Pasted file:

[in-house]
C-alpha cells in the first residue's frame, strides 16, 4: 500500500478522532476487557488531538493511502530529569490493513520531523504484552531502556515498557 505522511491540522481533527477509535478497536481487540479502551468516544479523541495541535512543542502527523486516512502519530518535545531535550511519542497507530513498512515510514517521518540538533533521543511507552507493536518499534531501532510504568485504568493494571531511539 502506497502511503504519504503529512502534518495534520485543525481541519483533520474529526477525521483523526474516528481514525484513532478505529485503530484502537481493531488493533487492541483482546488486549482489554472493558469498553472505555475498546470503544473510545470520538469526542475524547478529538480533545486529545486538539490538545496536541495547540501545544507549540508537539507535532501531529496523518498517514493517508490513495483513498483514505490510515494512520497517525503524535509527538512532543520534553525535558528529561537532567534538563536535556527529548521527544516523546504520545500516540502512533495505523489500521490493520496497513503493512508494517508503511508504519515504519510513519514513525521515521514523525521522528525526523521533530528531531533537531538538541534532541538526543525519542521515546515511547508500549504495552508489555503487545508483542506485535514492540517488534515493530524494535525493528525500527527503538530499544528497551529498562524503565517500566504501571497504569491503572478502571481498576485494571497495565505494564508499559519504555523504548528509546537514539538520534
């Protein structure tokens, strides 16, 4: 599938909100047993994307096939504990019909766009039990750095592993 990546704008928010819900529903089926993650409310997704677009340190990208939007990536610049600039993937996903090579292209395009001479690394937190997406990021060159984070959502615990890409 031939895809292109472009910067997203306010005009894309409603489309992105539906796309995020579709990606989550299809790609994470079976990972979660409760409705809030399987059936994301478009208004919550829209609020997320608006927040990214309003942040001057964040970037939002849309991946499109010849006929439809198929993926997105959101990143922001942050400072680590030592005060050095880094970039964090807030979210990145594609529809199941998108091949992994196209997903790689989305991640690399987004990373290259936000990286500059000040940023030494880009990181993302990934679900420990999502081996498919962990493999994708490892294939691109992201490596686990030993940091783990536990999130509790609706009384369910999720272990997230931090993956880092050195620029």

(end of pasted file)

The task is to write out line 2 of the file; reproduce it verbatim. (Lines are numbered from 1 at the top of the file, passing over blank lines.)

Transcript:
C-alpha cells in the first residue's frame, strides 16, 4: 500500500478522532476487557488531538493511502530529569490493513520531523504484552531502556515498557 505522511491540522481533527477509535478497536481487540479502551468516544479523541495541535512543542502527523486516512502519530518535545531535550511519542497507530513498512515510514517521518540538533533521543511507552507493536518499534531501532510504568485504568493494571531511539 502506497502511503504519504503529512502534518495534520485543525481541519483533520474529526477525521483523526474516528481514525484513532478505529485503530484502537481493531488493533487492541483482546488486549482489554472493558469498553472505555475498546470503544473510545470520538469526542475524547478529538480533545486529545486538539490538545496536541495547540501545544507549540508537539507535532501531529496523518498517514493517508490513495483513498483514505490510515494512520497517525503524535509527538512532543520534553525535558528529561537532567534538563536535556527529548521527544516523546504520545500516540502512533495505523489500521490493520496497513503493512508494517508503511508504519515504519510513519514513525521515521514523525521522528525526523521533530528531531533537531538538541534532541538526543525519542521515546515511547508500549504495552508489555503487545508483542506485535514492540517488534515493530524494535525493528525500527527503538530499544528497551529498562524503565517500566504501571497504569491503572478502571481498576485494571497495565505494564508499559519504555523504548528509546537514539538520534